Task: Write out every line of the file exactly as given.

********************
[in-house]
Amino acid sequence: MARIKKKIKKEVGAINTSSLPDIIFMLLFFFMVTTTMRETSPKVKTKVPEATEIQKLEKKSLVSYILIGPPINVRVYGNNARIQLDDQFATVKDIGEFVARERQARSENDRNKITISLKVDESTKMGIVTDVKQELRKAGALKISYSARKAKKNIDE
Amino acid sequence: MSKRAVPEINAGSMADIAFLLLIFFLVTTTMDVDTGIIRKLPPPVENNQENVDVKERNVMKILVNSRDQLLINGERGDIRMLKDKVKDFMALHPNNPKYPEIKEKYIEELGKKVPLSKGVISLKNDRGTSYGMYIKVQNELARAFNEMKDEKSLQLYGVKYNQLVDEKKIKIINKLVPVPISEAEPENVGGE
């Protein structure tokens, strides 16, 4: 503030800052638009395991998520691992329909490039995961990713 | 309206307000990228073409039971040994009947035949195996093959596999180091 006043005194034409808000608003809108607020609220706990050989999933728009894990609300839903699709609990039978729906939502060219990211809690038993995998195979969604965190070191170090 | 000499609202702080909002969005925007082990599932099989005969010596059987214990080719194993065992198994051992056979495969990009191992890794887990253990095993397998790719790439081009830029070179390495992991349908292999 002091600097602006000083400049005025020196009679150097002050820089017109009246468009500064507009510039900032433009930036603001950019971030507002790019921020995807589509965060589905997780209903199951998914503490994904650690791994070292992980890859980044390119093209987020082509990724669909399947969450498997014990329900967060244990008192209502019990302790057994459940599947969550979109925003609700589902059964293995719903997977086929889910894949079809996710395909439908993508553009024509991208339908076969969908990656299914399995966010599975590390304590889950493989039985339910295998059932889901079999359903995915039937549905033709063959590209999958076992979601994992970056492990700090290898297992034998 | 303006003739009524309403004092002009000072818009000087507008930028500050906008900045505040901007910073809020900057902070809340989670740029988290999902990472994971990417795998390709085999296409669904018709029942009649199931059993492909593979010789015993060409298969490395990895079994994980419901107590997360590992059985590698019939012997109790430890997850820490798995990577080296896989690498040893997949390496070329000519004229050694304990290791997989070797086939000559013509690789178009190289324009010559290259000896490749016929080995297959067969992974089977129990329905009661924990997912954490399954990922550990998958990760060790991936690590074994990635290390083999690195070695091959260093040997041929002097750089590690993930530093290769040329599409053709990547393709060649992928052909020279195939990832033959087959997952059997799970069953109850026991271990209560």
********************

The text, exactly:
[in-house]
Amino acid sequence: MARIKKKIKKEVGAINTSSLPDIIFMLLFFFMVTTTMRETSPKVKTKVPEATEIQKLEKKSLVSYILIGPPINVRVYGNNARIQLDDQFATVKDIGEFVARERQARSENDRNKITISLKVDESTKMGIVTDVKQELRKAGALKISYSARKAKKNIDE
Amino acid sequence: MSKRAVPEINAGSMADIAFLLLIFFLVTTTMDVDTGIIRKLPPPVENNQENVDVKERNVMKILVNSRDQLLINGERGDIRMLKDKVKDFMALHPNNPKYPEIKEKYIEELGKKVPLSKGVISLKNDRGTSYGMYIKVQNELARAFNEMKDEKSLQLYGVKYNQLVDEKKIKIINKLVPVPISEAEPENVGGE
């Protein structure tokens, strides 16, 4: 503030800052638009395991998520691992329909490039995961990713 | 309206307000990228073409039971040994009947035949195996093959596999180091 006043005194034409808000608003809108607020609220706990050989999933728009894990609300839903699709609990039978729906939502060219990211809690038993995998195979969604965190070191170090 | 000499609202702080909002969005925007082990599932099989005969010596059987214990080719194993065992198994051992056979495969990009191992890794887990253990095993397998790719790439081009830029070179390495992991349908292999 002091600097602006000083400049005025020196009679150097002050820089017109009246468009500064507009510039900032433009930036603001950019971030507002790019921020995807589509965060589905997780209903199951998914503490994904650690791994070292992980890859980044390119093209987020082509990724669909399947969450498997014990329900967060244990008192209502019990302790057994459940599947969550979109925003609700589902059964293995719903997977086929889910894949079809996710395909439908993508553009024509991208339908076969969908990656299914399995966010599975590390304590889950493989039985339910295998059932889901079999359903995915039937549905033709063959590209999958076992979601994992970056492990700090290898297992034998 | 303006003739009524309403004092002009000072818009000087507008930028500050906008900045505040901007910073809020900057902070809340989670740029988290999902990472994971990417795998390709085999296409669904018709029942009649199931059993492909593979010789015993060409298969490395990895079994994980419901107590997360590992059985590698019939012997109790430890997850820490798995990577080296896989690498040893997949390496070329000519004229050694304990290791997989070797086939000559013509690789178009190289324009010559290259000896490749016929080995297959067969992974089977129990329905009661924990997912954490399954990922550990998958990760060790991936690590074994990635290390083999690195070695091959260093040997041929002097750089590690993930530093290769040329599409053709990547393709060649992928052909020279195939990832033959087959997952059997799970069953109850026991271990209560």